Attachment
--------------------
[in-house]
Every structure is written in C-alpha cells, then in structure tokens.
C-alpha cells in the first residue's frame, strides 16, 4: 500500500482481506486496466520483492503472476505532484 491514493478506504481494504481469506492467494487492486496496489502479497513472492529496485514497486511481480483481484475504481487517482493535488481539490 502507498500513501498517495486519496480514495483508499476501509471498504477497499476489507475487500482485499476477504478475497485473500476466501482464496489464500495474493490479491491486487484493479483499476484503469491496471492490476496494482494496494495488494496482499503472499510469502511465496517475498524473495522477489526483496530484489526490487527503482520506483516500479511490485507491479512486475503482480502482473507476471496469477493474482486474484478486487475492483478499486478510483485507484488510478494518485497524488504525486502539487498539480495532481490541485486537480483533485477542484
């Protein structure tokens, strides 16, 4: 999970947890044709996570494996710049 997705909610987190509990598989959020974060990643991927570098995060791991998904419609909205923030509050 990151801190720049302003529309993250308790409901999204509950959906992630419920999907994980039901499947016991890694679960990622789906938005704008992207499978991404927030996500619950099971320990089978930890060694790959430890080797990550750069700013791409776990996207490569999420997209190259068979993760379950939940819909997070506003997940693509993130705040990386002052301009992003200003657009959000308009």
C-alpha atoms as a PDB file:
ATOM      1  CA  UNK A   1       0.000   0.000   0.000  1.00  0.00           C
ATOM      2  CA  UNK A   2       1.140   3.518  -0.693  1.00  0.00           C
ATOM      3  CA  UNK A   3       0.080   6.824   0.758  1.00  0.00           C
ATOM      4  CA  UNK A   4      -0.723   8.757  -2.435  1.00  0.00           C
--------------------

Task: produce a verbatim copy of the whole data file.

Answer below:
[in-house]
Every structure is written in C-alpha cells, then in structure tokens.
C-alpha cells in the first residue's frame, strides 16, 4: 500500500482481506486496466520483492503472476505532484 491514493478506504481494504481469506492467494487492486496496489502479497513472492529496485514497486511481480483481484475504481487517482493535488481539490 502507498500513501498517495486519496480514495483508499476501509471498504477497499476489507475487500482485499476477504478475497485473500476466501482464496489464500495474493490479491491486487484493479483499476484503469491496471492490476496494482494496494495488494496482499503472499510469502511465496517475498524473495522477489526483496530484489526490487527503482520506483516500479511490485507491479512486475503482480502482473507476471496469477493474482486474484478486487475492483478499486478510483485507484488510478494518485497524488504525486502539487498539480495532481490541485486537480483533485477542484
């Protein structure tokens, strides 16, 4: 999970947890044709996570494996710049 997705909610987190509990598989959020974060990643991927570098995060791991998904419609909205923030509050 990151801190720049302003529309993250308790409901999204509950959906992630419920999907994980039901499947016991890694679960990622789906938005704008992207499978991404927030996500619950099971320990089978930890060694790959430890080797990550750069700013791409776990996207490569999420997209190259068979993760379950939940819909997070506003997940693509993130705040990386002052301009992003200003657009959000308009």
C-alpha atoms as a PDB file:
ATOM      1  CA  UNK A   1       0.000   0.000   0.000  1.00  0.00           C
ATOM      2  CA  UNK A   2       1.140   3.518  -0.693  1.00  0.00           C
ATOM      3  CA  UNK A   3       0.080   6.824   0.758  1.00  0.00           C
ATOM      4  CA  UNK A   4      -0.723   8.757  -2.435  1.00  0.00           C